Fats don’t make you fat

Carbs trigger insulin by turning to glucose in the body – and insulin makes us fat

 

Having spent nine years working on a book about fats in our diet, author Nina Teicholz condemned the low-fat high-carb dogma that has dominated the debate on health and diet for the past 50 years in a single sentence: “Eating fat does not make you fat.” The low-fat hypothesis, she told the audience at the Weston A Price conference at Thomond Park, was nothing less than “a mass, uncontrolled experiment on the public”.

Blimey! Here we are, thinking we’re doing the good thing, cutting the fat off the breakfast bacon – if we’re even having breakfast bacon – and it turns out we’ve been nothing but a bunch of guinea pigs subject to the whims of bad science.

Teicholz’s book, The Big Fat Surprise, is an in-depth analysis of how dietary science can be swayed by bias and power. Writing it, she says, “I felt like I was writing about the Mob”.

Comparing dietary scientists to Mafiosi may seem a stretch, but The Big Fat Surprise is full of skullduggery, threats, suppression of evidence, men with monster egos and bad outcomes.

There is even a Don Corleone, and his name was Ancel Keys, a powerful, egotistical American scientist who formulated the hypothesis that a diet low in saturated fats would prevent heart disease, by lowering cholesterol. For his work, he wound up on the cover of Time magazine and became the most influential nutrition expert of the 20th century.

The problem with Ancel Key’s low-fat hypothesis, however, is not simply that it was wrong and gained ascendency only by suppressing all the evidence that disproved it. The big problem is that the consequences have been incalculable: we are all swimming with the fishes when it comes to our diets.

Teichholz points out that, back in 1983, Ireland had no problem with obesity. By 2010, however, we had moved right up the ranks of the overweight nations of the earth. The irony is that had we left things as they were, and kept eating our traditional diet of spuds and fatty bacon and creamy milk on porridge, then we would have been grand.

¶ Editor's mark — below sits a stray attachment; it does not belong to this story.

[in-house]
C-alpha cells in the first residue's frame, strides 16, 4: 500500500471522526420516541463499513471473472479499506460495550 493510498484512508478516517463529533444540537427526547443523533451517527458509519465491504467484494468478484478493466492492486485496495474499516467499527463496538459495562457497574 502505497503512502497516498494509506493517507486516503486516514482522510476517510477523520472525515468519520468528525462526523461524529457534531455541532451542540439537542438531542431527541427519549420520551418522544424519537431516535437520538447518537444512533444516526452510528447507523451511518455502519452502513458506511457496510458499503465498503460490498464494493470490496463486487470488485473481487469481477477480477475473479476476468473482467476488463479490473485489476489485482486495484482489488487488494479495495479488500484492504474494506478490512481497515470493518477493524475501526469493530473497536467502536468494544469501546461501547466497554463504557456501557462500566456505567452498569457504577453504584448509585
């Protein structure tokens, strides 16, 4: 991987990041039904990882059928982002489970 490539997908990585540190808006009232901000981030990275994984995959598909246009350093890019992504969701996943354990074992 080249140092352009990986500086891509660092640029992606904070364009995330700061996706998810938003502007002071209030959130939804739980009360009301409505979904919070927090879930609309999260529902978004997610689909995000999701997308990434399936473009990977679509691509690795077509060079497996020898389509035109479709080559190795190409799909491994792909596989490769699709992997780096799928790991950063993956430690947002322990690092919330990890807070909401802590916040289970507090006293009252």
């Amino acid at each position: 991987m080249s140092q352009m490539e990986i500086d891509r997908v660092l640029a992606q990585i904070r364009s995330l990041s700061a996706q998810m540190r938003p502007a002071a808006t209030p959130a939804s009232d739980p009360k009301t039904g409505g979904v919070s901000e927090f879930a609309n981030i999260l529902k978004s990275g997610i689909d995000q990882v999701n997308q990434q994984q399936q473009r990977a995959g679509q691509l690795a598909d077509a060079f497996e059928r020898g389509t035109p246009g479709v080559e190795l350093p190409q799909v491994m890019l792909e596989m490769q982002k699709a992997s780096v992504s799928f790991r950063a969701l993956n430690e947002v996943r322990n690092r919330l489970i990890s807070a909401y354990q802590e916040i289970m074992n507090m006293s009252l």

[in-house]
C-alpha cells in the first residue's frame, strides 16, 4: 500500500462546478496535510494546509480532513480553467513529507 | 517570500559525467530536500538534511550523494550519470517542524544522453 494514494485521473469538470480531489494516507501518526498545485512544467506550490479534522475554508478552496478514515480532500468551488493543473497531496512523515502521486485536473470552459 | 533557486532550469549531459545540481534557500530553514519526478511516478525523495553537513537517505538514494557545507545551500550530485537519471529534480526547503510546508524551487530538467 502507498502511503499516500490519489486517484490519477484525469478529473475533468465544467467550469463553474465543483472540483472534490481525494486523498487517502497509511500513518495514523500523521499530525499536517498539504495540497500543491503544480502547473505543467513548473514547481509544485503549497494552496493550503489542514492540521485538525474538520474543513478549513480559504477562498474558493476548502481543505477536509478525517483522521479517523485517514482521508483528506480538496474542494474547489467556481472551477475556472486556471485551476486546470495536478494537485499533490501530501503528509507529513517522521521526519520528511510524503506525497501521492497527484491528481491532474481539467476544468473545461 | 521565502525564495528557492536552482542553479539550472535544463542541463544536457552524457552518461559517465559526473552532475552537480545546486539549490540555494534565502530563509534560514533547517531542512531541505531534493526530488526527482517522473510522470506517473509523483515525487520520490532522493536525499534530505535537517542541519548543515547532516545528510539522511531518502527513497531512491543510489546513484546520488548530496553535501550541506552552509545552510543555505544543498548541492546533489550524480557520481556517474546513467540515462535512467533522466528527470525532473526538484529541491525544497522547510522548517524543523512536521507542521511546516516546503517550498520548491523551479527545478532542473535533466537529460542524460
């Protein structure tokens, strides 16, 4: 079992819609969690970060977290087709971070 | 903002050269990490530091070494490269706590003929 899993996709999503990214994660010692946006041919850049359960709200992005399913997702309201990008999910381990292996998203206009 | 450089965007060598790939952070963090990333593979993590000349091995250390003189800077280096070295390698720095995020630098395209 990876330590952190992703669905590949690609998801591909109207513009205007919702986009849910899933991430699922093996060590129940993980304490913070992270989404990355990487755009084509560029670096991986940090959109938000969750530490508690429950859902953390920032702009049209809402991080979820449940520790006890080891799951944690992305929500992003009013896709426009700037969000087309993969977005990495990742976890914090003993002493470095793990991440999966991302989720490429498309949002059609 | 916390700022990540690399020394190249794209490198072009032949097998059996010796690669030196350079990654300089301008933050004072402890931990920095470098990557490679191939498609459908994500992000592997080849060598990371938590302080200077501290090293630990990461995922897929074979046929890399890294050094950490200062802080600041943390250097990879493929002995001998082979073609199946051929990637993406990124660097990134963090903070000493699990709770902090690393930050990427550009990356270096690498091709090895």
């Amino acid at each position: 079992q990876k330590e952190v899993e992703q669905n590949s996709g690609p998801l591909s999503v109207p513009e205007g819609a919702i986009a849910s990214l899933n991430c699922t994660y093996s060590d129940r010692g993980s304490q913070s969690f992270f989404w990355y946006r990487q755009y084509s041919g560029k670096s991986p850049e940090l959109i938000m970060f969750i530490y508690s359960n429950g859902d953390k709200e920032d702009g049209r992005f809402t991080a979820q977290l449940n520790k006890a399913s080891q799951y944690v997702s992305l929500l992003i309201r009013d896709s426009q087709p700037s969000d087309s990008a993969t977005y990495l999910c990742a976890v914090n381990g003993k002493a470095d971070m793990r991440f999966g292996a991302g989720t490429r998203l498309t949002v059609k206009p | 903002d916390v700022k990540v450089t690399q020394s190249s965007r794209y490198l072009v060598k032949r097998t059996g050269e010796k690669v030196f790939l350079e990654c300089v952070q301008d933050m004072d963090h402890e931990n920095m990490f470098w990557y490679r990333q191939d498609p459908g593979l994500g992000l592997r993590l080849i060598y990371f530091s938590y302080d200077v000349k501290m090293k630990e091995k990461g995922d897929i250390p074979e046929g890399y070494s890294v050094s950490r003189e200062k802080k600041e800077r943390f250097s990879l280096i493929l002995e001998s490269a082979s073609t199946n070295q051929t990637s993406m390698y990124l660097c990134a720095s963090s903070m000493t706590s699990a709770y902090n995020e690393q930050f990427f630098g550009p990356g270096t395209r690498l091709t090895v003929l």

A study of men in Co Cork, for instance, carried out between 1957 and 1962, showed that the men lived to an average of 77 years, equal to the longest-lived people on the planet. No heart attacks, strokes or obesity there.

The paradox, of course, is that our diets need fat and without cholesterol, our bodies won’t work. In fact, fats are our friends, because fats and proteins give satiety to a meal, which means we know when to stop eating because we feel satisfied and full.

Why do we persist, then, in seeing fat as the enemy? Simple: we think fats in food equals fats in us. “Has there ever been a more unfortunate homonym?” asks Teicholz. “One word means two very different things: the fat we eat and the fat on our bodies. It’s so hard for our brains to fully grasp that there are two entirely separate definitions of fat.”

Carbohydrates, on the other hand, trigger insulin by converting to glucose in the body and it is insulin that makes us fat.

In his new book, Always Hungry?, the Harvard nutritionist David Ludwig spells this out in stark and revealing terms: “It’s the low-fat, very high-carbohydrate diet that we’ve been eating for the last 40 years, which raises levels of the hormone insulin and programmes fat cells to go into calorie storage overdrive. I like to think of insulin as the ultimate fat cell fertiliser.”

So how can you stop fertilising those fat cells? Ludwig says simply: “Cut back on processed carbohydrates and get the right balance of protein and fat in your diet. A high-fat diet is really the fastest way to shift metabolism.”

At this point, you might need to pinch yourself to make sure that you aren’t dreaming. Did you just read that a leading doctor says a high-fat diet is the way to go to be healthy and to have the ideal weight? You did. The world, as far as nutrition is concerned and as far as fats are concerned, has been turned upside down.

“We’ve followed the guidelines, we cut fat, we ate more grains and now we look so sick,” is Teicholz’s conclusion about how avoiding fats has cost so many people their good health for so long.

The good news, of course, is that in Ireland we have a climate that gifts us with the world’s best milk, cream, butter, cheese and red meats. Let’s return to putting our agricultural riches back on the table.

The Big Fat Surprise by Nina Teicholz is published by Scribe.

John McKenna is editor at guides.ie

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